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Adaptation and Validation of the Clinical Assessment Inventory for Eating Disorders (CIA) (CIA)

The safety and scientific validity of this study is the responsibility of the study sponsor and investigators. Listing a study does not mean it has been evaluated by the U.S. Federal Government. Read our disclaimer for details. Identifier: NCT02483117
Recruitment Status : Completed
First Posted : June 26, 2015
Last Update Posted : June 26, 2015
Carlos III Health Institute
Information provided by (Responsible Party):
Josune Martin Corral, Hospital Galdakao-Usansolo

Tracking Information
First Submitted Date June 17, 2015
First Posted Date June 26, 2015
Last Update Posted Date June 26, 2015
Study Start Date January 2010
Actual Primary Completion Date January 2011   (Final data collection date for primary outcome measure)
Current Primary Outcome Measures
 (submitted: June 23, 2015)
CIA questionnaire [ Time Frame: Up to 2 years ]
The CIA (v. 3.0) (Bohn et al., 2008) is a 16-item self-report measure of psychosocial impairment secondary to features of an eating disorder. This questionnaire measures three domains of impairment-personal, social, and cognitive-attributable to eating habits, exercising, or feelings about eating, shape, or weight over the previous 28 days. Items are rated on a four-point Likert scale, ranging from 0=''Not at all'' to 3=''A lot.'' A global CIA score ranging from 0 to 48 is calculated to provide a global index of the severity of psychosocial impairment due to eating disorder pathology during the past 28 days. A higher score indicates greater impairment. Subscale scores can be calculated to determine the three domains of impairment (personal, social, and cognitive). The original report of the CIA's psychometric properties supported adequate reliability and validity of the measure within a clinical sample of patients with eating disorders (Bohn et al., 2008).
Original Primary Outcome Measures Same as current
Change History No Changes Posted
Current Secondary Outcome Measures
 (submitted: June 23, 2015)
  • Eating Attitudes Test-12 (EAT-12) [ Time Frame: Up to 2 years ]
    Eating problems were measured by the EAT-12 (Lavik, Clause & Pedersen, 1991). It uses a 4-point scale, from never (score 0) to always (score 2). The EAT-12 yields three factors: dieting, bulimia and food preoccupation, and oral control. Previous studies have supported its validity as a measure of disordered eating (Wichstrøm, Skogen & Øia, 1994; Wichstrøm, 1995). The internal consistency was a 0.71.
  • Health-Related Quality of Life in ED-short form (HeRQoLED-s) [ Time Frame: Up to 2 years ]
    ED patients' quality of life was evaluated using the Health-Related Quality of Life in ED-short form (HeRQoLED-s) (Las Hayas et al, 2007; Las Hayas, Quintana, Padierna, Bilbao & Munoz, 2010). This questionnaire consists of 20 items distributed into two domains: social maladjustment and mental (α=0.91) and functional health (α=0.90). The higher the score, the lower the quality of life. This measure has been used successfully with Spanish-speaking populations (González, Padierna, Martín, Aguirre & Quintana, 2012; Las Hayas et al., 2006; Martín et al., 2011; Muñoz, 2009; Padierna et al., 2012).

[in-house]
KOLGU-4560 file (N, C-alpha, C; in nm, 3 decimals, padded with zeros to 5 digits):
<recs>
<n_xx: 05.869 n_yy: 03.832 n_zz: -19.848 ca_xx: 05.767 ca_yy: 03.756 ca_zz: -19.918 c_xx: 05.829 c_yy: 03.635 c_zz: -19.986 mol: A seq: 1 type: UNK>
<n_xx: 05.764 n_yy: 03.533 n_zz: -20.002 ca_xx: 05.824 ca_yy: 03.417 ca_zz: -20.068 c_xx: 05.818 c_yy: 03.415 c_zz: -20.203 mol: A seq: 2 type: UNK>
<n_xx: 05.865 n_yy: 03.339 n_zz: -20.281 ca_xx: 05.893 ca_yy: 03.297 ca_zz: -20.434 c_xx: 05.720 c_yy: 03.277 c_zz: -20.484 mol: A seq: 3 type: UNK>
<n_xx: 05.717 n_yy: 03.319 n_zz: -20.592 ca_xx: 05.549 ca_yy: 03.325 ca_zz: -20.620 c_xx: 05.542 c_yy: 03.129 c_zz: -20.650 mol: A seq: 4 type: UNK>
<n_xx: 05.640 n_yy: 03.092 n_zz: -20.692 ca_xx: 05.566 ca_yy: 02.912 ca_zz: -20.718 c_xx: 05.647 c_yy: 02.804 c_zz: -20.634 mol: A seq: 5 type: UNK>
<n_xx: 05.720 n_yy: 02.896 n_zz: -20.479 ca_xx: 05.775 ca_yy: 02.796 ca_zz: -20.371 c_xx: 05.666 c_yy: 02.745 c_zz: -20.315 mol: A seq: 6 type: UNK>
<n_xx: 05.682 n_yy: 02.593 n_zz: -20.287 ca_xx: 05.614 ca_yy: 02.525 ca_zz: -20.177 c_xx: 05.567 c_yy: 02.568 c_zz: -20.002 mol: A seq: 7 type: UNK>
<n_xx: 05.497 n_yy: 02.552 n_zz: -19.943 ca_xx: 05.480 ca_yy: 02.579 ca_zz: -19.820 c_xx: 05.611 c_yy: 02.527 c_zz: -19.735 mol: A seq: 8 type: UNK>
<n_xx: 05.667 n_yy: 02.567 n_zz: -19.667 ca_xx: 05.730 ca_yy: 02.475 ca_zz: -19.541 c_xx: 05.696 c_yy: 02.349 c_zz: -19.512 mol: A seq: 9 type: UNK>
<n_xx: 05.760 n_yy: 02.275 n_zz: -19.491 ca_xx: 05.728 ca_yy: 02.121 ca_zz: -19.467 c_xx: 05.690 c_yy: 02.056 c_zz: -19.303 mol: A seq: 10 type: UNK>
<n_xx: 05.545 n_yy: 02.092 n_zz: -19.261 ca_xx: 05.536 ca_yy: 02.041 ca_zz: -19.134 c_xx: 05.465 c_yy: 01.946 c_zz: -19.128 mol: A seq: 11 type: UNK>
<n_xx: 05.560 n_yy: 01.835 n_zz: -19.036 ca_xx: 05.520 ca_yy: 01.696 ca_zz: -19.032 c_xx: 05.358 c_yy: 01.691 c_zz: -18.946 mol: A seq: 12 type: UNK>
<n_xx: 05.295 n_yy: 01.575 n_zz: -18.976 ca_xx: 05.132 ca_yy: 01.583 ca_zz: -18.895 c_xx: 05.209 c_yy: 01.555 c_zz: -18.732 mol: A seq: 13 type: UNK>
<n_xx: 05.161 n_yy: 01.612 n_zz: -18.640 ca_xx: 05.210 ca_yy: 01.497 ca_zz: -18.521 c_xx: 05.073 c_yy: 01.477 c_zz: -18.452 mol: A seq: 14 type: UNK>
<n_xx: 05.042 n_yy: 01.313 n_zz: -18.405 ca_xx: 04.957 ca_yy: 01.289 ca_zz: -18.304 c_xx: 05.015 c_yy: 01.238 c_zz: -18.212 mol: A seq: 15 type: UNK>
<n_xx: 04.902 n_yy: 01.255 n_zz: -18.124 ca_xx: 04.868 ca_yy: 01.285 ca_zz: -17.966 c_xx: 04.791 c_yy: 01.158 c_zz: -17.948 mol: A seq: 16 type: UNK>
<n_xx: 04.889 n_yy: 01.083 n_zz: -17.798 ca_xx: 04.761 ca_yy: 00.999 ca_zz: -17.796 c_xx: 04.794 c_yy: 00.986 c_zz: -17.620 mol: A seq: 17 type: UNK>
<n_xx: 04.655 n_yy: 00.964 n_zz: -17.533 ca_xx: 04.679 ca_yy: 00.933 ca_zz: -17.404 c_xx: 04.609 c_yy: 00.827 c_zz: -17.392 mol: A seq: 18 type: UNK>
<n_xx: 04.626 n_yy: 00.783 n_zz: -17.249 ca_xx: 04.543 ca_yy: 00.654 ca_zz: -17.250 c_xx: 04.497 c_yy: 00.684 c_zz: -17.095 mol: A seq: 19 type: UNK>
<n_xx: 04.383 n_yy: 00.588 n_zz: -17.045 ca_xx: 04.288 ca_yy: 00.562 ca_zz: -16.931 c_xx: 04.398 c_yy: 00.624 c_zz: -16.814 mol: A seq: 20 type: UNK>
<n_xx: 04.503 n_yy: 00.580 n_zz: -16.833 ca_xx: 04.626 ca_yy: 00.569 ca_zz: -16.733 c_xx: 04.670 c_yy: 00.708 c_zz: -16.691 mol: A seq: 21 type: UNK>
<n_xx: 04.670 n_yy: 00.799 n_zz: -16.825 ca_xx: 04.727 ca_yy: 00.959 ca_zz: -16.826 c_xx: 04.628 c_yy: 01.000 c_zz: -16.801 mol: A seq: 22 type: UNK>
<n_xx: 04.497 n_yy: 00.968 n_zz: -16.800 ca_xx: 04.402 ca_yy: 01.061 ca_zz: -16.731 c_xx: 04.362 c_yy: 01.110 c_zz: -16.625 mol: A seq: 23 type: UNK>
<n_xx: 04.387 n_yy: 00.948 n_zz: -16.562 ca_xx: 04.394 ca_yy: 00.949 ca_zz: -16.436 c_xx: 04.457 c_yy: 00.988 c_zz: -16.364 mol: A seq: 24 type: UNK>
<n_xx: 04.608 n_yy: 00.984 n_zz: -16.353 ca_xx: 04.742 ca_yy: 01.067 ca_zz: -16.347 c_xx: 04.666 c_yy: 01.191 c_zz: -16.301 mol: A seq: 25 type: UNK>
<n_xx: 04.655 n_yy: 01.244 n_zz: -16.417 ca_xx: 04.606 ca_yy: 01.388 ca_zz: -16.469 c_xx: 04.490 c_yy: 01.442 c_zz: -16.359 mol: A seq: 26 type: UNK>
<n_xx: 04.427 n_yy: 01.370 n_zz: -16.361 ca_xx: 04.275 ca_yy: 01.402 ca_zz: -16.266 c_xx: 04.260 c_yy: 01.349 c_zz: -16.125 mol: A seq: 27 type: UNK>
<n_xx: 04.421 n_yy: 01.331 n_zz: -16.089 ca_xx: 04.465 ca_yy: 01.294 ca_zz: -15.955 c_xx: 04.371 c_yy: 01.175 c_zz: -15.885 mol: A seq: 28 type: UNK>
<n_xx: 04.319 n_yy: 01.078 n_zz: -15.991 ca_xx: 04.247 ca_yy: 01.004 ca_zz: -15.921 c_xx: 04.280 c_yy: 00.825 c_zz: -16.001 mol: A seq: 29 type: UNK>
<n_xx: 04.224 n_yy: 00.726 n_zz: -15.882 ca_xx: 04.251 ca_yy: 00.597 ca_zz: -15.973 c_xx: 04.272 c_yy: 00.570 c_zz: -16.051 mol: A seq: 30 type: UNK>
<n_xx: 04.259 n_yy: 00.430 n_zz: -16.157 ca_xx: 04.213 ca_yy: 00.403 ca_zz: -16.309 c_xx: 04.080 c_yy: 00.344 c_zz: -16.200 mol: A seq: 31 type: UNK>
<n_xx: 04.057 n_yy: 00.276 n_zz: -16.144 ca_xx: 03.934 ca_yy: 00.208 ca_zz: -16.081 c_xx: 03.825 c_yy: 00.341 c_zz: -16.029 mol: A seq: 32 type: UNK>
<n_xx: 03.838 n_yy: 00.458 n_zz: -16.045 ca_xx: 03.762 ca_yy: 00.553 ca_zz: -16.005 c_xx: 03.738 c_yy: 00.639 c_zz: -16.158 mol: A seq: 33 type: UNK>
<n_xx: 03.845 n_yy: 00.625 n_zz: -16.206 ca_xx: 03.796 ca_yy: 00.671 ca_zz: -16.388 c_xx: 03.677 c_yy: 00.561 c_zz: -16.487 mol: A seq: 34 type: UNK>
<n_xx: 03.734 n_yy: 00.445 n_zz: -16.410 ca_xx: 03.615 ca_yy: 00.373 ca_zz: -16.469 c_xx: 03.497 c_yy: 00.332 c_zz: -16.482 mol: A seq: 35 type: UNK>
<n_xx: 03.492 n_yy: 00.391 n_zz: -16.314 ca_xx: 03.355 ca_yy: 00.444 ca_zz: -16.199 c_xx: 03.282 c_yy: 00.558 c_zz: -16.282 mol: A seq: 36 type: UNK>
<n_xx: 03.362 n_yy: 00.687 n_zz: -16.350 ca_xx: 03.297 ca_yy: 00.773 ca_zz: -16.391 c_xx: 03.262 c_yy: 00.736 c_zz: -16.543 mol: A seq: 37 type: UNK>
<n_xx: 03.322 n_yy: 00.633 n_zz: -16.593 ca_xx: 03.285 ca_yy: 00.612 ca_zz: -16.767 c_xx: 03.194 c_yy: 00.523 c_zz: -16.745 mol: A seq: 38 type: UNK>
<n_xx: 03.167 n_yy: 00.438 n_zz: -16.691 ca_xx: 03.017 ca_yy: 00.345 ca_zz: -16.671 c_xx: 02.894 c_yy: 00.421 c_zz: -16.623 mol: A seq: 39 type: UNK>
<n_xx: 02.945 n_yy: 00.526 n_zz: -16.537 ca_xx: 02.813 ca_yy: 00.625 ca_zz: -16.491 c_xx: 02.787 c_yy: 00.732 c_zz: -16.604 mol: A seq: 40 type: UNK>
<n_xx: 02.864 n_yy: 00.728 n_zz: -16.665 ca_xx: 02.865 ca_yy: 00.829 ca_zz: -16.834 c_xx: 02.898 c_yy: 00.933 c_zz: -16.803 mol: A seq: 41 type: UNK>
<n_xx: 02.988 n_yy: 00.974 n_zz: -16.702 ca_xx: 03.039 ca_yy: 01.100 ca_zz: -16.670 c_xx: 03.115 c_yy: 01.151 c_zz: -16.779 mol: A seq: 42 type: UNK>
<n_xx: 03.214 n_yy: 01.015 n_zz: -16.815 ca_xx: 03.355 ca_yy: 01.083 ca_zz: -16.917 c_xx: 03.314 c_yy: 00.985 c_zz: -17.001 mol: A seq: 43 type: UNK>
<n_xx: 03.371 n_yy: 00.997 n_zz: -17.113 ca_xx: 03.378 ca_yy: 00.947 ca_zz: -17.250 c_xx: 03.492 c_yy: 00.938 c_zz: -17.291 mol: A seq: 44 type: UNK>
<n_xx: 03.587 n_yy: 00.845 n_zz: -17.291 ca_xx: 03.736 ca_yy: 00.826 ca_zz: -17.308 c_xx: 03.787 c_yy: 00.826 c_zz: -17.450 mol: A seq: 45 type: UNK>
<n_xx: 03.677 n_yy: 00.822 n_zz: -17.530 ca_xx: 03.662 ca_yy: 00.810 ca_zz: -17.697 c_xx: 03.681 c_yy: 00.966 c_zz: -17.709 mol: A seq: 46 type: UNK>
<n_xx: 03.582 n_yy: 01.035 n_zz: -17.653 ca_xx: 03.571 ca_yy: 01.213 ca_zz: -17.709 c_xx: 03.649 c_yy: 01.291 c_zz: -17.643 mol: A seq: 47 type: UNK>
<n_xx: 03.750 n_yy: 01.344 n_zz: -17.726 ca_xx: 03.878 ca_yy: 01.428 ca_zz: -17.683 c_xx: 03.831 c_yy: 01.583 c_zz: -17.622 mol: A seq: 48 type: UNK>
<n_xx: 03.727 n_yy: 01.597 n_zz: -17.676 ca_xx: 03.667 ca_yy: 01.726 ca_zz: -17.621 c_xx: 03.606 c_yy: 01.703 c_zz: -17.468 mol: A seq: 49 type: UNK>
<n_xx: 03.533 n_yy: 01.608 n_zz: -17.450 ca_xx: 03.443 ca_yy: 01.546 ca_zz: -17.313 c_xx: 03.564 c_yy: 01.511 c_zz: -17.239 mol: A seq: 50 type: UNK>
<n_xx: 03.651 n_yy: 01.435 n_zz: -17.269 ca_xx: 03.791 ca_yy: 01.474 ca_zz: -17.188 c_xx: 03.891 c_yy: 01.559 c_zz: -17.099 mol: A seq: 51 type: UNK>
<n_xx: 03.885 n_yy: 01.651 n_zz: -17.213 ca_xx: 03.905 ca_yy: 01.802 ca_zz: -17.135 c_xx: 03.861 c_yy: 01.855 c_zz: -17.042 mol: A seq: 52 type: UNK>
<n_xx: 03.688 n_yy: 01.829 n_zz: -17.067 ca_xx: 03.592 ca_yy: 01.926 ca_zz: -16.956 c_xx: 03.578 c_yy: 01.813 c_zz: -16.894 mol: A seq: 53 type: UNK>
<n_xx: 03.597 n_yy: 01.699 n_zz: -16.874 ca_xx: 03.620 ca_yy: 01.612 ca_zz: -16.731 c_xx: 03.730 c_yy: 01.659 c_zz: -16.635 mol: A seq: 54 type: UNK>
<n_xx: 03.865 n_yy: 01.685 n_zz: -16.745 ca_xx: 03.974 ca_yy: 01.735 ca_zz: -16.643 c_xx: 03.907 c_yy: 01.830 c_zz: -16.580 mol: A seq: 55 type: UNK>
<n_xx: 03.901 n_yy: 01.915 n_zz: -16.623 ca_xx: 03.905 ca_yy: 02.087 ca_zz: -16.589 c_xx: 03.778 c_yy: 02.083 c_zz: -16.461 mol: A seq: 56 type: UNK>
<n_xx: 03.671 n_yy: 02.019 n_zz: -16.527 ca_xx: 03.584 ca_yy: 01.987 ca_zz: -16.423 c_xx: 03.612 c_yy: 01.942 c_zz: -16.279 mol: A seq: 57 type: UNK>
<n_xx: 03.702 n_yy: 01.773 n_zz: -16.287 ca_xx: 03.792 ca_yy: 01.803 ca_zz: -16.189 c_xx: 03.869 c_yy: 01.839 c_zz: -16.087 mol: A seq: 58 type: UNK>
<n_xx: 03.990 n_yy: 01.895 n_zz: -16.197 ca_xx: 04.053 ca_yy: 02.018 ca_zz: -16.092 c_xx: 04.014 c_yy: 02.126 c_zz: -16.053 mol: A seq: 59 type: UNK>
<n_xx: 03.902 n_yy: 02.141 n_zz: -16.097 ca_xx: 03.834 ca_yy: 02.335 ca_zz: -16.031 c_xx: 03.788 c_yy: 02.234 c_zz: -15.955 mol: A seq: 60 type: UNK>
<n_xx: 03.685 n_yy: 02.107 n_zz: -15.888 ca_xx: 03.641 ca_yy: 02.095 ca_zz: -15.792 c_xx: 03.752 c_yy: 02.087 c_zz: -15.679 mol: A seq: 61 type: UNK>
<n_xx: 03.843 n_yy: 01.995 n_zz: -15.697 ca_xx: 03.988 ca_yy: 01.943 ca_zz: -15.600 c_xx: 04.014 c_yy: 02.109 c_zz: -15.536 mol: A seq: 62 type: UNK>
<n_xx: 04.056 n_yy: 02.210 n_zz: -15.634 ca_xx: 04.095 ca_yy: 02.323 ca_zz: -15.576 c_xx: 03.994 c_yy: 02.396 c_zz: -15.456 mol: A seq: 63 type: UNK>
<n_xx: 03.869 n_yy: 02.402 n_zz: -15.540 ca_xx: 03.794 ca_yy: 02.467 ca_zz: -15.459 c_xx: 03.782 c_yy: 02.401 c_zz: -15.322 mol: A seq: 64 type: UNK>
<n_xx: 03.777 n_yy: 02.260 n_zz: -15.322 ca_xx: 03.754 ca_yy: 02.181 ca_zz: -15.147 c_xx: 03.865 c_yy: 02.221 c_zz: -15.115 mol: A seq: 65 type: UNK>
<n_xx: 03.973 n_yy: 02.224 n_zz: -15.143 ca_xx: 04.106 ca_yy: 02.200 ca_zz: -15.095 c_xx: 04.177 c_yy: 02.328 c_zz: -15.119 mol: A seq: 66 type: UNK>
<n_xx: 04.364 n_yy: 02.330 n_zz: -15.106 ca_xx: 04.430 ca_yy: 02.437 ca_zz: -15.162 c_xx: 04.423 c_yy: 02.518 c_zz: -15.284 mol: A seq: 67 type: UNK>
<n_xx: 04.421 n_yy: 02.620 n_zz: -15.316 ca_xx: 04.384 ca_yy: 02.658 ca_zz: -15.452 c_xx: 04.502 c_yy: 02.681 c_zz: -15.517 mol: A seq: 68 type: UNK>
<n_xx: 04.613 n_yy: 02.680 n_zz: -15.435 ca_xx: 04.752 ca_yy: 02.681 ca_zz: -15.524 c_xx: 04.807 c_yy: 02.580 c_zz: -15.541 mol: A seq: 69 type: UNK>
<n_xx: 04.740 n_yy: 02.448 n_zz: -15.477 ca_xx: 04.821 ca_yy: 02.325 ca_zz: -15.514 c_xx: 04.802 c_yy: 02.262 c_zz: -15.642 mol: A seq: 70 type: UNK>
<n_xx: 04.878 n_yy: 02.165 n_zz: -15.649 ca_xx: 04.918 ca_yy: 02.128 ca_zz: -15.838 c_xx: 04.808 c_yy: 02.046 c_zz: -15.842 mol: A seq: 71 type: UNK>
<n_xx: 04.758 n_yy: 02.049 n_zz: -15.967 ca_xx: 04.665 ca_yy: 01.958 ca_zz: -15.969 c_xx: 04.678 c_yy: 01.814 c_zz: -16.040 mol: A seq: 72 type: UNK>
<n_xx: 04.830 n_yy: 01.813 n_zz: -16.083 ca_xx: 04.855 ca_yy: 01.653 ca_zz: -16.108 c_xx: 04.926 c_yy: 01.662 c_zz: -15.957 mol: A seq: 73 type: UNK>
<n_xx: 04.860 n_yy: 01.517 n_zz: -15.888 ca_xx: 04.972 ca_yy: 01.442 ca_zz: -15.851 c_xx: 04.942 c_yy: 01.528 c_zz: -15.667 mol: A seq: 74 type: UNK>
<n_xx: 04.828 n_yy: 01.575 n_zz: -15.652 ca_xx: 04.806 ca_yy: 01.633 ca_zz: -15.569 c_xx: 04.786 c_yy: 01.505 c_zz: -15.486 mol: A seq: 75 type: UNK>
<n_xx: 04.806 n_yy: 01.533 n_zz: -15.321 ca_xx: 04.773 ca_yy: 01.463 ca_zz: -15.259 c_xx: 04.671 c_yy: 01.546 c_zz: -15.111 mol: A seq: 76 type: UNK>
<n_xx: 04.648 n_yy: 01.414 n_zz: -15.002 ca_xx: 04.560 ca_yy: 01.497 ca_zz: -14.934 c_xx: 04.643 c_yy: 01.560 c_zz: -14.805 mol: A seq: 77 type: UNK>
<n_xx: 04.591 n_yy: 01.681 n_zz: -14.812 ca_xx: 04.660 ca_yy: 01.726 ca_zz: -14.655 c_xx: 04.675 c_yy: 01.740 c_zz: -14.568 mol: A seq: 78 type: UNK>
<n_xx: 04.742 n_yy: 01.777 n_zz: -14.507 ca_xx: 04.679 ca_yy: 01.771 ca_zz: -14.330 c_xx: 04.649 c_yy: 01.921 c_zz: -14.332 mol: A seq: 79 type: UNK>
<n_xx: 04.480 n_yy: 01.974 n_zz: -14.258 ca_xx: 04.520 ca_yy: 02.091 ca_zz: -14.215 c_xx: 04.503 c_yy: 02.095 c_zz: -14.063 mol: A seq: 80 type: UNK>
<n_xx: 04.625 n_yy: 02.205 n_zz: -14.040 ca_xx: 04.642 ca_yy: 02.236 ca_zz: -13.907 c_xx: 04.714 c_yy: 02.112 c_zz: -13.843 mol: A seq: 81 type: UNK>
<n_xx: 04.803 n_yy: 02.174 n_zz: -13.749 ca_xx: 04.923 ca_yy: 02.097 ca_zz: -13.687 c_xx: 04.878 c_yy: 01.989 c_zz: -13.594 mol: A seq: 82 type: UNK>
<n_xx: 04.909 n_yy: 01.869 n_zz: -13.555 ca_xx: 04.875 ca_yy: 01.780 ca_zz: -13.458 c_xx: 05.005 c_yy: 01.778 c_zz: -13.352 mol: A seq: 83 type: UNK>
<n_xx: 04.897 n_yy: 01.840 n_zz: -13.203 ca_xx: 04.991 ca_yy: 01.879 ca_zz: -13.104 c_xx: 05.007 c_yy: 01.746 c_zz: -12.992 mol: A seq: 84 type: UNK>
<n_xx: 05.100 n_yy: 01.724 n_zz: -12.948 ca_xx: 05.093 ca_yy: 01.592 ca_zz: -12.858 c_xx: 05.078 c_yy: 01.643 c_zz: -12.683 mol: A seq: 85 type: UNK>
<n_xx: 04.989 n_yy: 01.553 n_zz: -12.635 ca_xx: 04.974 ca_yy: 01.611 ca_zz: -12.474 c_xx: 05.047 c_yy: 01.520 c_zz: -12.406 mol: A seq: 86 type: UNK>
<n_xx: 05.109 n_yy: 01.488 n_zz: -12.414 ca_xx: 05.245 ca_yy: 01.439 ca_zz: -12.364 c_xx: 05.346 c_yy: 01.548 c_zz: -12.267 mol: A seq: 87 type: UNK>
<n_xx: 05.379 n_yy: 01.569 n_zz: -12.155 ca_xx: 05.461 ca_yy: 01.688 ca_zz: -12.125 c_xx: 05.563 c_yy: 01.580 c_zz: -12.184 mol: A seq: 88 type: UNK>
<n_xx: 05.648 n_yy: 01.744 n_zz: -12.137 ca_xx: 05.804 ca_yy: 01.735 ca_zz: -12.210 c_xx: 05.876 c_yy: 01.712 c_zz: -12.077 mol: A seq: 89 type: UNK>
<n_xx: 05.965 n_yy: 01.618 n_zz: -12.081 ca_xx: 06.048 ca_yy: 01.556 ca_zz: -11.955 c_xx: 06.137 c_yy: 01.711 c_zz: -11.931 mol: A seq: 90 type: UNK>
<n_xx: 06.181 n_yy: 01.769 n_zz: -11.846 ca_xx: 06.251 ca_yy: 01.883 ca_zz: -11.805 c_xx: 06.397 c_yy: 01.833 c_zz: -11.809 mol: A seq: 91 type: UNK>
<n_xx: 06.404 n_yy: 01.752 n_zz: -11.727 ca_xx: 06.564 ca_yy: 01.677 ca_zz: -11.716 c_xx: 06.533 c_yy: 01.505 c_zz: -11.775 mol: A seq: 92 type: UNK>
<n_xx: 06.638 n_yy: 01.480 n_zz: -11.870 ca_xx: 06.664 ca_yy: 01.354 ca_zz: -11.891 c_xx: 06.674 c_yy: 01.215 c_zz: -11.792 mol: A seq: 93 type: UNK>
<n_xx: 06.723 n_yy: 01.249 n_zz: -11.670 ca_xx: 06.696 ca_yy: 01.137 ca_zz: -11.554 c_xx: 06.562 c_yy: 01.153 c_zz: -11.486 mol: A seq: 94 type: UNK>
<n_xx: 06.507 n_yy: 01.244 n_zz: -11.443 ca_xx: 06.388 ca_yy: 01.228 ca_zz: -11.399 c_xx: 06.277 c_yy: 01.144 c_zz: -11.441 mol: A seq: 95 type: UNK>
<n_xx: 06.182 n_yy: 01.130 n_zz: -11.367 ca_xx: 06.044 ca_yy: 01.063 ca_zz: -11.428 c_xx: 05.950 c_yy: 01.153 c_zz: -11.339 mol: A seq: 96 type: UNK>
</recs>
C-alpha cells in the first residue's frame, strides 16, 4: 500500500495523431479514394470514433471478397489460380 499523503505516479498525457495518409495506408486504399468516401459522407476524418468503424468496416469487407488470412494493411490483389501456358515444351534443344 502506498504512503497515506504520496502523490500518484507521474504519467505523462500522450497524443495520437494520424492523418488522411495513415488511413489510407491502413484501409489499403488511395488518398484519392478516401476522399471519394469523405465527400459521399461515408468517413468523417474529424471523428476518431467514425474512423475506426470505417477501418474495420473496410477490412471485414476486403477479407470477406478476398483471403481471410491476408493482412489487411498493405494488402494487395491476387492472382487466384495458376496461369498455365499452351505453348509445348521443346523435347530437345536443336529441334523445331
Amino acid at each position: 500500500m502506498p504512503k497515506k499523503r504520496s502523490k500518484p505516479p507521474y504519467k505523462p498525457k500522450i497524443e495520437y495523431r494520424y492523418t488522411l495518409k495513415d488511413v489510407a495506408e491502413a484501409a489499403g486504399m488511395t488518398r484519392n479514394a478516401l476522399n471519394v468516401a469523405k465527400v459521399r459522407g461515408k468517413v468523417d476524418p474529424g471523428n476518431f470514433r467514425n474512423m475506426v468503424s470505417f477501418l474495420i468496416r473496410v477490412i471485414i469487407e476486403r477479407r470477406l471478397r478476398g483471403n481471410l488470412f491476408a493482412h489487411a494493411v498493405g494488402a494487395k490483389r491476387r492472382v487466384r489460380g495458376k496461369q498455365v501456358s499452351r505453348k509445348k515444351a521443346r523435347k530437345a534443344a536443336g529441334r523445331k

Original Secondary Outcome Measures Same as current
Current Other Pre-specified Outcome Measures Not Provided
Original Other Pre-specified Outcome Measures Not Provided
Descriptive Information
Brief Title Adaptation and Validation of the Clinical Assessment Inventory for Eating Disorders (CIA)
Official Title Adaptation and Validation of the Clinical Assessment Inventory (CIA) for Eating Disorders. Assessment of Its Relation With Other Clinical Measures
Brief Summary The Clinical Impairment Assessment (CIA) assesses psychosocial impairment secondary to an eating disorder. The aim of this study was to create and validate a Spanish-language version of the CIA. Using a forward-backward translation methodology, we translated the CIA into Spanish and evaluated its psychometric characteristics in a clinical sample of 178 ED patients. Cronbach's alpha values, confirmatory factor analysis (CFA), and correlations between the CIA and the Eating Attitudes Test-12 and the Health-Related Quality of Life in ED-short form questionnaires evaluated the reliability, construct validity, and convergent validity, respectively. Known-groups validity was also studied comparing the CIA according to different groups; responsiveness was assessed by means of effect sizes.
Detailed Description Not Provided
Study Type Observational
Study Design Observational Model: Cohort
Time Perspective: Prospective
Target Follow-Up Duration Not Provided
Biospecimen Not Provided
Sampling Method Probability Sample
Study Population